18th c. Josiah Wedgwood Jasperware full figure
Back of 18th c. with impressed WEDGWOOD
Medium and large Wedgwood Jasperware buttons
Marie LeBarre Bennett Jasperware classical design
Modern Jasperware by Stella Ryzanski and her sister Shirley Shaw
Backmarks of MB (Marie LeBarre Bennett) and SR (Stella Ryzanski) and date
Jasperware is fine-grained unglazed stoneware that has its origin with Josiah Wedgwood in the late 1700s. He developed stoneware that was unique in composition, and ever since then his pottery and buttons have been called Wedgwood. Stoneware is pottery clay, which is also used for porcelain and earthenware, fired at high temperatures that becomes nonporous and tends toward a gray color when fired. The name Jasperware is derived from the fact that the overlay resembles the natural stone jasper in its hardness.
To get to the beginnings of jasperware buttons, we need to start with Josiah Wedgwood who was born at Burslem in Staffordshire, England in 1730. His father was a third-generation potter, but quite undistinguished. Josiah was the twelfth child and had to leave school at the age of nine when his father died so he could help his older brother with assorted chores at the pottery. He was an unusual child who had a bright and inquiring mind.
When he was 12 years old, he had a small pox infection and couldn’t do all of the routine physical work of an apprentice, so he ended up helping on the business side. At the end of his apprenticeship, his brother wouldn’t take him in as a partner in the business because Josiah wanted to experiment and be an innovator in the pottery business.
Josiah worked with a number of partners and actually conducted thousands of careful experiments before he was satisfied with what we now call Wedgwood or Jasperware. He was very secretive about his experiments. There is an interesting story about one of the ingredients he used, barium sulphate, which gave the clay the pure white color that he wanted and could be dyed by either adding a chemical to the clay or by dipping it into a colored clay overlay. He was so secretive about it that he would not have the substance delivered to the factory, but rather it was sent to London and ground into a powder in order to disguise it and only then sent to Staffordshire. He also made sure that his employees didn’t know too much about the processes by giving them specialized tasks and discouraging contact between different departments.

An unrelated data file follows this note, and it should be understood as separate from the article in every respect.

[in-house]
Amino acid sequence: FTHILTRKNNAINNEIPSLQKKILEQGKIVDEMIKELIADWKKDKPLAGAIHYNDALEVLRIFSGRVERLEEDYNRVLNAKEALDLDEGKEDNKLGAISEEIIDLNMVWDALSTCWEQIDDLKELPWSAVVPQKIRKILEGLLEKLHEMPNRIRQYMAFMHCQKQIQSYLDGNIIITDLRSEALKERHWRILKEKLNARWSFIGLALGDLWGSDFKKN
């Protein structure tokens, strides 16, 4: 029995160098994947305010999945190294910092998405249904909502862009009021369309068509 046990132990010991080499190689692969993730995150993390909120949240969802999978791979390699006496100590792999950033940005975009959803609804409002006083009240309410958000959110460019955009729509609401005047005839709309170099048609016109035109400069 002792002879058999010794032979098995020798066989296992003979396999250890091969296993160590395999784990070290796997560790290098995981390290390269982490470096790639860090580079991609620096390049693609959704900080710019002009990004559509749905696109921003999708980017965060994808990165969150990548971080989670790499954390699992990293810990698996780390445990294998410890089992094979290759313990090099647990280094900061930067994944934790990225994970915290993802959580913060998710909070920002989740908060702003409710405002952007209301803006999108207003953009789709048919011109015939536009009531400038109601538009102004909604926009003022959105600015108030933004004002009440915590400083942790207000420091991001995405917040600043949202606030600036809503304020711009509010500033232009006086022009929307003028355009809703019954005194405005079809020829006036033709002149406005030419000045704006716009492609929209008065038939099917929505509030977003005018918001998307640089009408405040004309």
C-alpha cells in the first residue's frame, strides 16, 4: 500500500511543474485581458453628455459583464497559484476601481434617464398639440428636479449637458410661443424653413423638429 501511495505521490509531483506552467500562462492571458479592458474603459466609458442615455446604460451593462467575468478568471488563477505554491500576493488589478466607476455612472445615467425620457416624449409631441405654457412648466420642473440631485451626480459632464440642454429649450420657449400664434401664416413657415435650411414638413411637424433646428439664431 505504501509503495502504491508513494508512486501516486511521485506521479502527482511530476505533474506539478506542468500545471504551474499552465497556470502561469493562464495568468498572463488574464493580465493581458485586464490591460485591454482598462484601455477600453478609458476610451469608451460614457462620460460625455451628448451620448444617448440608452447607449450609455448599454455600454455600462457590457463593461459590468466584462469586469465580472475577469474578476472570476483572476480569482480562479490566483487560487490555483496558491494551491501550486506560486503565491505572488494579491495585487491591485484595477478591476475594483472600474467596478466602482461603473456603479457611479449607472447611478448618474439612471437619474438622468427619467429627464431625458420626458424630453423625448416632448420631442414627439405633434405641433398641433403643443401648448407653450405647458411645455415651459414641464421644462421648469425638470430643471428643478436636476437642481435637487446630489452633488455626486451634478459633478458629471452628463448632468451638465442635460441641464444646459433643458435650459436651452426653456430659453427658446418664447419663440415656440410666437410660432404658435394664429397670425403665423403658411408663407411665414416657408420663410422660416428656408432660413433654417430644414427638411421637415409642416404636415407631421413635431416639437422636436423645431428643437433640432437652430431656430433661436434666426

In the 1770s, Wedgwood made medallions and some small buttons, these we mostly for decorations and mounted in metal. He used a number of different colors but the blue base with white was the most popular.
The base of one color clay is formed by throwing or pouring clay slip into a mold; then, after it dries a bit but while it is still damp, medallions are added in a second or even third color. This is then fired. Most, if not all, modern Jasperware buttons are made by pouring the white clay decoration into the mold first and letting it dry a bit and then pouring the colored clay body on top in the mold. When this has dried so that it can be taken out of the mold the edges of the white are touched up to remove any unwanted white. This is then fired. The way the overlay cameo is put on the base is one of the distinguishing differences in Wedgwood buttons and modern Jasperware buttons. The formula of the clay is another difference. For the most part the Wedgwood buttons have a finer texture than modern ones.
In the early 1950s, Marie LaBarre Bennett started making ceramic and stoneware buttons that looked very much like the Wedgwood buttons. In fact some of her buttons were shown to the manager of the New York Wedgwood Office, and he first thought they were early Wedgwood. He “suggested” that Marie initial and date her buttons and not call them Wedgwood but rather Jasperware in the manner of Wedgwood. Marie used buttons, medals, jewelry, and many different things to make her molds. She made the molds out of plaster of Paris or some similar material. Her buttons are back-marked “MB”.
Marie was one of the first, if not the first, button person to make this type of button that looked like Wedgwood. Since then there are many artists making similar buttons. Most of them today are back-marked and dated. Marie LaBarre Bennett, Shirley Shaw, and Stella Rzanski are just a few of the more prolific makers.
Shirley Shaw started making Jasperware buttons in the early 1970s after buying a Marie LaBarre Bennett button. Her buttons are signed with “Shirley” in script. Shirley and her sister Stella Rzanski shared molds for Jasperware and many other ideas through the years.
Artists today are making stoneware buttons using similar techniques except they do not have the colored overlay on the base. The molded section is painted to provide the second color. The effect is similar to the older types but the manufacturing is very different.
Reprinted from the WSBS Bulletin and the New Jersey State Button Society Bulletin.